E-petitions: Relating to the UK’s departure from the EU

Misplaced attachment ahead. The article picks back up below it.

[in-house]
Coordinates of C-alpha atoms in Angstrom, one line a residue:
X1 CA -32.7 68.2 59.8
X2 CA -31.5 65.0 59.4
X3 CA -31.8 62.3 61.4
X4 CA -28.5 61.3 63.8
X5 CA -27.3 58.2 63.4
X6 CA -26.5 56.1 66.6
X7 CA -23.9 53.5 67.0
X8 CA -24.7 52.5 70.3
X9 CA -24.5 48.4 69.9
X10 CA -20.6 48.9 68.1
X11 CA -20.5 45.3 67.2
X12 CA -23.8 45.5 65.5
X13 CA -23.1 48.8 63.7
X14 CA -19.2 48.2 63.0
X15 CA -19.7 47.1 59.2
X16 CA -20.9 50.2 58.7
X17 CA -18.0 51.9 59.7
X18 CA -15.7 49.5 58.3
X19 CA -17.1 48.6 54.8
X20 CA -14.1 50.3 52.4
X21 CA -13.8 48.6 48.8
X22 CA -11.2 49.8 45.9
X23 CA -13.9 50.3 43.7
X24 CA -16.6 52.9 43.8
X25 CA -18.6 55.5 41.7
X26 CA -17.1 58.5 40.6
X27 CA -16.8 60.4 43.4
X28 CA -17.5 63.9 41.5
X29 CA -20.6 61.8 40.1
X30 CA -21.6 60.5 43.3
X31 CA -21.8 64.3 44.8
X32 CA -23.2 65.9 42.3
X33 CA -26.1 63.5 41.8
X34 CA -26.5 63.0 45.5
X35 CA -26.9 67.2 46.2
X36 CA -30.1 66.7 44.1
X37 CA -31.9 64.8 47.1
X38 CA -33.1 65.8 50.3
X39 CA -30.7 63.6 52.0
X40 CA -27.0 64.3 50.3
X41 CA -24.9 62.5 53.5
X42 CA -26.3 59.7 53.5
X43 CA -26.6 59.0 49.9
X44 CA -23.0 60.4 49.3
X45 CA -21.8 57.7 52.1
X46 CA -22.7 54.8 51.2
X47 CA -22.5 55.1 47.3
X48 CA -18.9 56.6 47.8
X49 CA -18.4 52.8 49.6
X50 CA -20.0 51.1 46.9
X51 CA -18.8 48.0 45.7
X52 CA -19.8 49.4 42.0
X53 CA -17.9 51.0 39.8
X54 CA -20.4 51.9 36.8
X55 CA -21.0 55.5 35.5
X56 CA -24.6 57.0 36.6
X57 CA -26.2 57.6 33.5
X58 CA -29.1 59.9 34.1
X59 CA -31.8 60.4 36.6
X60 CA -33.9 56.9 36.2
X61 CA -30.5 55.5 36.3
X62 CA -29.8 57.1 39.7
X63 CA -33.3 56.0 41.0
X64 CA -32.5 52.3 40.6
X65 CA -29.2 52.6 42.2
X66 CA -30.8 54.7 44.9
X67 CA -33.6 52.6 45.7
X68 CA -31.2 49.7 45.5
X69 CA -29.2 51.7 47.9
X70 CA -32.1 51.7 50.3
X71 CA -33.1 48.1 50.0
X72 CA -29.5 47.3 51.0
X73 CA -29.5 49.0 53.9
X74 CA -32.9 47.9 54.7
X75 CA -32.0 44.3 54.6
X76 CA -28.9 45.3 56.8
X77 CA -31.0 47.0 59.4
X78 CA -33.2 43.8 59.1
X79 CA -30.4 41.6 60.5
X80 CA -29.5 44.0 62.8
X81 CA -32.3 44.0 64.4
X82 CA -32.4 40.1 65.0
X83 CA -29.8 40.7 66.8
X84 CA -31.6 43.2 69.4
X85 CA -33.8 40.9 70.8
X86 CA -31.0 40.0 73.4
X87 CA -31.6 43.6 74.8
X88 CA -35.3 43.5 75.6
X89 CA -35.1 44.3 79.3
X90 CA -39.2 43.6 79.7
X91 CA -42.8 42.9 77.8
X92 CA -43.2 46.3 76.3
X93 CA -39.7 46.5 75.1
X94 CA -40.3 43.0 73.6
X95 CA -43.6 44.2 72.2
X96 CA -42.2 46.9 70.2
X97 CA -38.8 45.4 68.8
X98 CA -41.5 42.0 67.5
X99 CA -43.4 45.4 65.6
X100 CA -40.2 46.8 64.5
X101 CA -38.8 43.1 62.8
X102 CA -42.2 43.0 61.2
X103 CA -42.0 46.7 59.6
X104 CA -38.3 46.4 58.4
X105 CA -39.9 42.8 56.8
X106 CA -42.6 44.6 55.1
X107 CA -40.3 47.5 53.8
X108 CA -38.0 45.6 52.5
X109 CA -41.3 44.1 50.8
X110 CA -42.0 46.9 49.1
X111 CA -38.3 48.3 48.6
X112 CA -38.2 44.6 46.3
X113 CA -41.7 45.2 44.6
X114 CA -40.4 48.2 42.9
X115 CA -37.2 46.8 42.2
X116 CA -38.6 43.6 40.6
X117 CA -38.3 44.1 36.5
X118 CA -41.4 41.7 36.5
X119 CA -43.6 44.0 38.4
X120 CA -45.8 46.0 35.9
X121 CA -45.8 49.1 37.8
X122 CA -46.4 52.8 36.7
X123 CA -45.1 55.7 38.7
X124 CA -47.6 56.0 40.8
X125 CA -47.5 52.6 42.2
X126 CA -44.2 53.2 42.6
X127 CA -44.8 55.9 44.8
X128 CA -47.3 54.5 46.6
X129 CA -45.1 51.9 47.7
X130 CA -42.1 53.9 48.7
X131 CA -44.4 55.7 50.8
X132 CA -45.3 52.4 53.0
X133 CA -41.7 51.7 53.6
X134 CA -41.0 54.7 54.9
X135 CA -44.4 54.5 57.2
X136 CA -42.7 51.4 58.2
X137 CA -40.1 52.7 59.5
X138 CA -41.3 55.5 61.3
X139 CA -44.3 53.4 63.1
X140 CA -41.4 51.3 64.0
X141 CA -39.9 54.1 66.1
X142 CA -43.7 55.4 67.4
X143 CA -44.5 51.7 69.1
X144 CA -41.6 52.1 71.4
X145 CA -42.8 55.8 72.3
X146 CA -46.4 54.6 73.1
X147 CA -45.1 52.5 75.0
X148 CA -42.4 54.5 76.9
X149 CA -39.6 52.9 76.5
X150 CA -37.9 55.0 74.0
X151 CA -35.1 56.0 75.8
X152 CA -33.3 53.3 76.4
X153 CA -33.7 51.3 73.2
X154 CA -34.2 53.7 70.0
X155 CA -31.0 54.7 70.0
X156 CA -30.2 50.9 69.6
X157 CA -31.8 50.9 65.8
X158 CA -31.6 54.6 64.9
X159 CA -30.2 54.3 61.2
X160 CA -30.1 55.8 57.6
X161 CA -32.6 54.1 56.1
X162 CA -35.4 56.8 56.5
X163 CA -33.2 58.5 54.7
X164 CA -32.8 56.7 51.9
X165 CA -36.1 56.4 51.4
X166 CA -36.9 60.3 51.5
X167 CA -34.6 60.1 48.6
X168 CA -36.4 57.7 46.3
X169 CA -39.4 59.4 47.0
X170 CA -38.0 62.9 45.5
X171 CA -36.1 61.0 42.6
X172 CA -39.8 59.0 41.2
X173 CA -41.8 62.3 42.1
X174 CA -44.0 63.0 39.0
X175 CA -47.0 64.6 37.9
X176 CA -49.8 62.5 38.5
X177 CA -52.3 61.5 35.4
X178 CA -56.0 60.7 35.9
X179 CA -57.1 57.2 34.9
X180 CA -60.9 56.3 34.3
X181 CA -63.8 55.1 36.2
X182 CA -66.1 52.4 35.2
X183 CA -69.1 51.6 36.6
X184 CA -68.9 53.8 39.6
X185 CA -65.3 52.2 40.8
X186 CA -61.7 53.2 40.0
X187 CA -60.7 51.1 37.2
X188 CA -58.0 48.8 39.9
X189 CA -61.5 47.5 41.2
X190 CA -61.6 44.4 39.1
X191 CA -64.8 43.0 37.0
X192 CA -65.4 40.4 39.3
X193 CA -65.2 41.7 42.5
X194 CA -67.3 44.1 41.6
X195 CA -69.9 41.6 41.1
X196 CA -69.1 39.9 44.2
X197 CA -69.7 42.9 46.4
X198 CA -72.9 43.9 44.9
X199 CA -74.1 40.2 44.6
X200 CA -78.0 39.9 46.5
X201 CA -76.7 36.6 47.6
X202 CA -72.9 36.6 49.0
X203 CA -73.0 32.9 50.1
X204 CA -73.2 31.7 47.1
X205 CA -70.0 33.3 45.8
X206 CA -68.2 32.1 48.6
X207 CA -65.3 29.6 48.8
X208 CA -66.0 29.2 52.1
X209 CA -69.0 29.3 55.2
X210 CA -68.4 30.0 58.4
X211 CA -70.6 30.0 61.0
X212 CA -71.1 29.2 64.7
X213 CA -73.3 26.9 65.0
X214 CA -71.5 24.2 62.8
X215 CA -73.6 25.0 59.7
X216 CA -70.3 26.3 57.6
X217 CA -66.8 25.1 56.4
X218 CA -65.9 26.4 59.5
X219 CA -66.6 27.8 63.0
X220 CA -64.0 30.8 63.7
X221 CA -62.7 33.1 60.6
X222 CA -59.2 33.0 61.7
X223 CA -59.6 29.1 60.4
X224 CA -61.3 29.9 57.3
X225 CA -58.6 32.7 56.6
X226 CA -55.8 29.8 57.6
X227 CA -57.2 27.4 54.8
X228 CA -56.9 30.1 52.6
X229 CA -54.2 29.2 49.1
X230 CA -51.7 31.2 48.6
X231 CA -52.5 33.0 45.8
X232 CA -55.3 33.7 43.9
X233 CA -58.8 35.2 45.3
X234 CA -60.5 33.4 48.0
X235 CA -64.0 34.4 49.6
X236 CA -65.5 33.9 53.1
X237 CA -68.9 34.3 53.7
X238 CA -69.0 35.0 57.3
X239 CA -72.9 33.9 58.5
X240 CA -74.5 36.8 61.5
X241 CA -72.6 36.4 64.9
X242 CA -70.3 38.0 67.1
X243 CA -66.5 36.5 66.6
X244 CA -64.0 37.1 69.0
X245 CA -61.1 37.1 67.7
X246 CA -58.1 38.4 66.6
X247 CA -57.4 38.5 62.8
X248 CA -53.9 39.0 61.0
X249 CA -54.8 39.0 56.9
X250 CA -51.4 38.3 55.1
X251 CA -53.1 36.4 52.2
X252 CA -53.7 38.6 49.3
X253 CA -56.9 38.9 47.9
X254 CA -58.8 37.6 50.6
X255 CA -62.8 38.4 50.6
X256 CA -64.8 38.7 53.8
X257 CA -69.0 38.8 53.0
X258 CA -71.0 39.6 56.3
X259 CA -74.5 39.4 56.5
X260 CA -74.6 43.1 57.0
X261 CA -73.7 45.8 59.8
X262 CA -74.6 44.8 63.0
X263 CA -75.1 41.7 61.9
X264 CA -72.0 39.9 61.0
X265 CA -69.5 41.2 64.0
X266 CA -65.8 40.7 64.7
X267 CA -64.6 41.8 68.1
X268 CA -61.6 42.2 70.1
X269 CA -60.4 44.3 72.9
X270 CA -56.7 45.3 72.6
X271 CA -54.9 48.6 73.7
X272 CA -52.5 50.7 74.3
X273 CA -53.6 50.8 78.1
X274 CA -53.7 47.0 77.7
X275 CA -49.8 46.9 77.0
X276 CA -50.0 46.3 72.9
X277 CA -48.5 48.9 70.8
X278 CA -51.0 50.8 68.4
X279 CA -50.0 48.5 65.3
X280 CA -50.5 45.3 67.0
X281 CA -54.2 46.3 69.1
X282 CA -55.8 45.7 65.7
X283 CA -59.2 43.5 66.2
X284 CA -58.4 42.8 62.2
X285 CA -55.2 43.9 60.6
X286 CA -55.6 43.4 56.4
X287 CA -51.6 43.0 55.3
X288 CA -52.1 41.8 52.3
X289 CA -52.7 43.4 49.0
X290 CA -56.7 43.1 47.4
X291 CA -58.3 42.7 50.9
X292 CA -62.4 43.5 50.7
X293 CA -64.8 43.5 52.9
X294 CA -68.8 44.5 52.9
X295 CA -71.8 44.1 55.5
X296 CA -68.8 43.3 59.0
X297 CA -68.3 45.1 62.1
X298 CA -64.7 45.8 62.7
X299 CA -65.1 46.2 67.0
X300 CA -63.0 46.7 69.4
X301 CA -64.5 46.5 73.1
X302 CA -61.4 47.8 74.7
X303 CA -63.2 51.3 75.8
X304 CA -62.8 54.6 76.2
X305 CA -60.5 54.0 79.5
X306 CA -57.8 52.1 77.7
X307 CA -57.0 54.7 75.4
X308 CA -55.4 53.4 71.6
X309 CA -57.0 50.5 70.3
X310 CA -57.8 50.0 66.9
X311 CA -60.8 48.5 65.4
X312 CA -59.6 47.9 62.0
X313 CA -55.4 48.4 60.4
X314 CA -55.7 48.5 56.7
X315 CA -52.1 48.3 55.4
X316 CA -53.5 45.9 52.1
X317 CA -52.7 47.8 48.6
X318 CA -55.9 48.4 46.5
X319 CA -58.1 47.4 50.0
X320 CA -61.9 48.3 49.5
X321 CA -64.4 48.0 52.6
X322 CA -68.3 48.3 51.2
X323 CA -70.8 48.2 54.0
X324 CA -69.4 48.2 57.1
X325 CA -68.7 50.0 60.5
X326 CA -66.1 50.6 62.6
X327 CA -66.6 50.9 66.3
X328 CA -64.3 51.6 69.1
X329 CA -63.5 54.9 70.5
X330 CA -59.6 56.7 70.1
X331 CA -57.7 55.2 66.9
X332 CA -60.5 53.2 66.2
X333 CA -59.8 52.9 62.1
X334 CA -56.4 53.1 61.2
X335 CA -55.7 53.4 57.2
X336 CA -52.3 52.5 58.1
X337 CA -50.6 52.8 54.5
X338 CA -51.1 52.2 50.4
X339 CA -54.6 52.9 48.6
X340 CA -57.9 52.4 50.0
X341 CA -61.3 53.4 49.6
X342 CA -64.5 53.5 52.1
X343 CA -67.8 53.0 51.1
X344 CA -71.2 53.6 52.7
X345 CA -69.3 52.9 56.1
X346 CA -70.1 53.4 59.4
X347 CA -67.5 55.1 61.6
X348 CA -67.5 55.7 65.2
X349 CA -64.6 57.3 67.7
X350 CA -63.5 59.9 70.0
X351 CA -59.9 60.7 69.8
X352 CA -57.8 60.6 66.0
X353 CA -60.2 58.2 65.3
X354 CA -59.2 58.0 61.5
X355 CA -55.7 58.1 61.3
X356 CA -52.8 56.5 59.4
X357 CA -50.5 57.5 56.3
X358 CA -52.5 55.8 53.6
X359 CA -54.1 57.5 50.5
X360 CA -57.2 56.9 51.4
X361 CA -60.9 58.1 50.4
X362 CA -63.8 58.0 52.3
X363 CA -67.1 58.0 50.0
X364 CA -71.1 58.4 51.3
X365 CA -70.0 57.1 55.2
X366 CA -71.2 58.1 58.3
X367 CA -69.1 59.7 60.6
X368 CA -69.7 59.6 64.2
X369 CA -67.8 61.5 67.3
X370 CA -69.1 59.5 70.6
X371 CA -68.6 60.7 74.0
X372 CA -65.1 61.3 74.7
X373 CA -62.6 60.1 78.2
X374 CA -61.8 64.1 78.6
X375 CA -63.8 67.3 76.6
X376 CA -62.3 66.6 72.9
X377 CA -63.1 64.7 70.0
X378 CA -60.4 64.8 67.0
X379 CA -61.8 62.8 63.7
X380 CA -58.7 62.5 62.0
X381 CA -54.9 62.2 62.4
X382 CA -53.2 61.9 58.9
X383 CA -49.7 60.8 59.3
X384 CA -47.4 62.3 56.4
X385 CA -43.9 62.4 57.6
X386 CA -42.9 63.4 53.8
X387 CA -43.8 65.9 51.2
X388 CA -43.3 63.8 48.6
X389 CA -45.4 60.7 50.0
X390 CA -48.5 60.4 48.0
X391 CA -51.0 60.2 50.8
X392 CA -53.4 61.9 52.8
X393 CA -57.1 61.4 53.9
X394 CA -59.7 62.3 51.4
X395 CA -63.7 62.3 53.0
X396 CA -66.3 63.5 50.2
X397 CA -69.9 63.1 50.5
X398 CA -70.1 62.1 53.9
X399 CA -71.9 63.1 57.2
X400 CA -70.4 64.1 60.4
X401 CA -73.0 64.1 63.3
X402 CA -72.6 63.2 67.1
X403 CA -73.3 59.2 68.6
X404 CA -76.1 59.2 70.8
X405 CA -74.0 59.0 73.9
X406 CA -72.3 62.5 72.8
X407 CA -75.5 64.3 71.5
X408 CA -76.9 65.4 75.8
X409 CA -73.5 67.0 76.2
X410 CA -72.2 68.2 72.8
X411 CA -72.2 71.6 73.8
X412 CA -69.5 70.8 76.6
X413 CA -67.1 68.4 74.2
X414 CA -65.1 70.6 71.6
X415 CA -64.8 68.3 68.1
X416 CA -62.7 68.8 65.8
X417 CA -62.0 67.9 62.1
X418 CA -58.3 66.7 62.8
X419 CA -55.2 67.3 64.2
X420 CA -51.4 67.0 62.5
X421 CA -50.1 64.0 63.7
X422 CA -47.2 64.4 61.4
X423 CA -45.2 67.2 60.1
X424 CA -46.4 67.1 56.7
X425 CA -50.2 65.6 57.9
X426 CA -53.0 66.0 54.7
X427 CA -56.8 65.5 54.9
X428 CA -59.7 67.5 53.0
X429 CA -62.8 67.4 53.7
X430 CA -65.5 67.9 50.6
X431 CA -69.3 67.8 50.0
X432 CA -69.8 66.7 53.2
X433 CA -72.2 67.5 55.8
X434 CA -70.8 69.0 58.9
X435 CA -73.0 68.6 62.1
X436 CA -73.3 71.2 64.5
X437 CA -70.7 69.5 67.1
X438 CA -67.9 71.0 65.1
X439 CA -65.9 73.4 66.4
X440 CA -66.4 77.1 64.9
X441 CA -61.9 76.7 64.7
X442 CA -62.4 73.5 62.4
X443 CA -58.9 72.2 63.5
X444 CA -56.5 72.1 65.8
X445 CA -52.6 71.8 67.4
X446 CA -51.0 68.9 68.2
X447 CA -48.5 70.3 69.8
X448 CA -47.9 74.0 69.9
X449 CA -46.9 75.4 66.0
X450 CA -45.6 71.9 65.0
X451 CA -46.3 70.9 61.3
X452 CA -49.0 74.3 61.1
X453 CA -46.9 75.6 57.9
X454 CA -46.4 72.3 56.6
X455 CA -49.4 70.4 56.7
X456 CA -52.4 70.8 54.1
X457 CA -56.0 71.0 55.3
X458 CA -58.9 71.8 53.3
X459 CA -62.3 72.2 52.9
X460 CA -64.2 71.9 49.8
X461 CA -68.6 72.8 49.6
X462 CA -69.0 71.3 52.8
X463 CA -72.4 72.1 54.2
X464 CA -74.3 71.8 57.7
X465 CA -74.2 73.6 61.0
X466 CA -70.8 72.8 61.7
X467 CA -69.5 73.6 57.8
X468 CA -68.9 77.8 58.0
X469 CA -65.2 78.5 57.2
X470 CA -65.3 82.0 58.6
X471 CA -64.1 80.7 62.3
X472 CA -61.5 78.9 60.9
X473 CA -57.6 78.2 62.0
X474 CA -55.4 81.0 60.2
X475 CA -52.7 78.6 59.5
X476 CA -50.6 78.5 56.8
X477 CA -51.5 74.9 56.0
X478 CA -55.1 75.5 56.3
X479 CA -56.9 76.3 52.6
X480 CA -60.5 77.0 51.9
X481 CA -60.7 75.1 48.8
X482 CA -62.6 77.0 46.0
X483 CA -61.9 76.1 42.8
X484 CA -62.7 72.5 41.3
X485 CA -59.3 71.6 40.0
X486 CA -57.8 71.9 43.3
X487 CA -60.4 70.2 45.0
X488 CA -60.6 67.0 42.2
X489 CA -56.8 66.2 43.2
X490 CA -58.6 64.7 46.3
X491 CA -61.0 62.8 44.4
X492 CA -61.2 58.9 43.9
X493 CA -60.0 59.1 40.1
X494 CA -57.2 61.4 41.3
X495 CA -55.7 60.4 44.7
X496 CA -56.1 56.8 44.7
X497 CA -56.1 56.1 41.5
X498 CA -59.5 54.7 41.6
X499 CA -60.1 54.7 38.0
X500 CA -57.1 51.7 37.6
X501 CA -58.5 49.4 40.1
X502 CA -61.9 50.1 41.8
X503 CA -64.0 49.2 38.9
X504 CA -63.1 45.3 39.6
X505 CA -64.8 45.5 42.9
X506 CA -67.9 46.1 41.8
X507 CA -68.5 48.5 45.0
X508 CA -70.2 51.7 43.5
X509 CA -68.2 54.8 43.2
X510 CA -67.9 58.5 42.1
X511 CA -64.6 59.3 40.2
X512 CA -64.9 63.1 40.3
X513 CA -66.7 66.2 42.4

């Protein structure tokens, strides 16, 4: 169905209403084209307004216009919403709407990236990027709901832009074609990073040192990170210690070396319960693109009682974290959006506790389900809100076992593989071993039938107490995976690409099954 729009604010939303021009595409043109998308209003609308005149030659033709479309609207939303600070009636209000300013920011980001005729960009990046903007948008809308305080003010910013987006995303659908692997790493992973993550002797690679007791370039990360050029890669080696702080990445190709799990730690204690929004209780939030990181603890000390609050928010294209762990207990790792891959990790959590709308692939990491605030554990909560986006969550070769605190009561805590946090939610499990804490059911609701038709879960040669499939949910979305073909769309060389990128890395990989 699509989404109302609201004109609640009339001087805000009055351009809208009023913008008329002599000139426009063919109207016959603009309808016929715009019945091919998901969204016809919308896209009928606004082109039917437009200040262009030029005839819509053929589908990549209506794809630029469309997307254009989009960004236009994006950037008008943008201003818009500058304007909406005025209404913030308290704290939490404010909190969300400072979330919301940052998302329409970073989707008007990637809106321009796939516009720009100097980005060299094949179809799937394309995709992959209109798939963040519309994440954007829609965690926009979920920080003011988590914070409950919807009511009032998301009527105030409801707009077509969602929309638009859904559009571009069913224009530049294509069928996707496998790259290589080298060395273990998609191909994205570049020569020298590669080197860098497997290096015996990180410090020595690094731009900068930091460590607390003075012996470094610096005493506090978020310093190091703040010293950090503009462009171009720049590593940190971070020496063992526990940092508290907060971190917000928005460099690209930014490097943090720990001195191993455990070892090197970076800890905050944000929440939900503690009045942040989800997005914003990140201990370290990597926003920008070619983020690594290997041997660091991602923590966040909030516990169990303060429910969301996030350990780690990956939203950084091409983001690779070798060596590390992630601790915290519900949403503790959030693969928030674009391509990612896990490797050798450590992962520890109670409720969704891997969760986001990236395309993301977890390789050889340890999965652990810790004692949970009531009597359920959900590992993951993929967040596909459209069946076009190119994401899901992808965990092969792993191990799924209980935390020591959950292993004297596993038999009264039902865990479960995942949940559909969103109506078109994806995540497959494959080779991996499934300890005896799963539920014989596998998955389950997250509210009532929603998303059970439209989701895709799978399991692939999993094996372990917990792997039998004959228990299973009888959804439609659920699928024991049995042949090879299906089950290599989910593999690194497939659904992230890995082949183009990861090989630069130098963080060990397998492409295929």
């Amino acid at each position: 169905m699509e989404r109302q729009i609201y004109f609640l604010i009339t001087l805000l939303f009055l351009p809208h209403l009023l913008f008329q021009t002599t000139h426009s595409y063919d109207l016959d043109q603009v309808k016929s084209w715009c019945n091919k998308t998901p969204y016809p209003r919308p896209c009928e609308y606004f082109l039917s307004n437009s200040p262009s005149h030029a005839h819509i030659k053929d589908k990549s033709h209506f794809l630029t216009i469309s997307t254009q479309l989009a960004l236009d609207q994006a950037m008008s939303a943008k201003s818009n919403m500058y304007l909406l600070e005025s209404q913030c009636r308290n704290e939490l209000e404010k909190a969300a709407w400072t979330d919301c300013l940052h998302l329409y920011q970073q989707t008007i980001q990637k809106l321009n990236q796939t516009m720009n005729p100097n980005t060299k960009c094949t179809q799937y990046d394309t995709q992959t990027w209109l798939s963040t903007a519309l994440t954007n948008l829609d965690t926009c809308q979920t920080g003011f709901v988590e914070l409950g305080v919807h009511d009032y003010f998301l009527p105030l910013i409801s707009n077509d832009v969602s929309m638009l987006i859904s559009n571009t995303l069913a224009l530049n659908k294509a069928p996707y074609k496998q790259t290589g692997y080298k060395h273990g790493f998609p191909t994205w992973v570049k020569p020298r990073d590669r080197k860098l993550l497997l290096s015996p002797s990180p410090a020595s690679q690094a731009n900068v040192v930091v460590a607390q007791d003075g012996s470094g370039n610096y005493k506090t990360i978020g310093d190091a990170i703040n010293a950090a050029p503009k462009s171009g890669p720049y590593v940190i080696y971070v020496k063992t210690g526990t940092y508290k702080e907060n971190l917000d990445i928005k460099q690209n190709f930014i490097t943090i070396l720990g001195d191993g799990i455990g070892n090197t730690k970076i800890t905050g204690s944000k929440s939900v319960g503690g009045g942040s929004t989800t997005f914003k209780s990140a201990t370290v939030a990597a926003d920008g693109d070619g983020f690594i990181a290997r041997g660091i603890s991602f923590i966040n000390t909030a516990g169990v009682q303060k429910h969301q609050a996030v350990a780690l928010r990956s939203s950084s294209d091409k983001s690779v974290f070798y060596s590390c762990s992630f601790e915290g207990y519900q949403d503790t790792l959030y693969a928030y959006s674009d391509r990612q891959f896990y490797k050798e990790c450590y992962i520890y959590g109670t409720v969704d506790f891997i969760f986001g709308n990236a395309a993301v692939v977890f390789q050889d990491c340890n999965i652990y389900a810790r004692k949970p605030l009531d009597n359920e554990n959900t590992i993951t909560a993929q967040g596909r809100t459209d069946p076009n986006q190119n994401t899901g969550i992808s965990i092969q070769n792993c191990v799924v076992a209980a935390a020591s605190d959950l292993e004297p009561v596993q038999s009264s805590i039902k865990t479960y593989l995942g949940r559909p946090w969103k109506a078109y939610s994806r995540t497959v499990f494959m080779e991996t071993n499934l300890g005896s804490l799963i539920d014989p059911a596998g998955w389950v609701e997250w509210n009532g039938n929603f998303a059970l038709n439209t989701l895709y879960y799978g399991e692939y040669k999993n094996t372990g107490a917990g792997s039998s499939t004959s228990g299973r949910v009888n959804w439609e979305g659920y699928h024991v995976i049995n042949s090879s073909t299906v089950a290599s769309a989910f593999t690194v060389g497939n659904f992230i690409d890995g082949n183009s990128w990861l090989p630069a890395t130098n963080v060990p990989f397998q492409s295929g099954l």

On Monday 5 October, MPs will debate petitions relating to the UK’s departure from the EU. This debate will start at 6pm and will be opened by Mike Hill MP, a member of the Petitions Committee.   Read the petitions to be debated: Halt Brexit For A Public Inquiry: https://petition.parliament.uk/archived/petitions/241848 To establish a Public Inquiry into the conduct of the 2016 EU Referendum: https://petition.parliament.uk/archived/petitions/250178 Extend the transition; delay negotiations until after the coronavirus outbreak: https://petition.parliament.uk/petitions/300412   Why are these petitions being debated?   The Petitions Committee has the power to schedule debates on e-petitions in the House of Commons Second Chamber, Westminster Hall.   In deciding which petitions should be debated, it takes into account how many people have signed the petition, the topicality of the issue raised, whether the issue has recently been debated in Parliament, and the breadth of interest among MPs.   In some cases, the Petitions Committee will group a small number of petitions together when scheduling a debate, where these petitions relate to the same central issue or event.   What will the petitions debate achieve?   Debates on petitions in Westminster Hall are general debates about the issues raised by the petition(s).   MPs can discuss the petition(s) and, if they wish, ask questions about the Government’s position on the issue or press the Government to take action.   A Government Minister takes part in the debate and responds to the points raised.   These debates help to raise the profile of a campaign and can influence decision-making in Government and Parliament.   Petition debates in Westminster Hall cannot directly change the law or result in a vote to implement the request of the petition.   Creating new laws, or changing existing ones, can only be done through the parliamentary legislative process which involves a number of debates, and detailed consideration of the law in draft, in both the House of Commons and the House of Lords.   This process is normally started by the Government, although there are some ways in which individual MPs or members of the House of Lords who are not in the Government (known as “backbenchers”) can ask Parliament to consider new laws.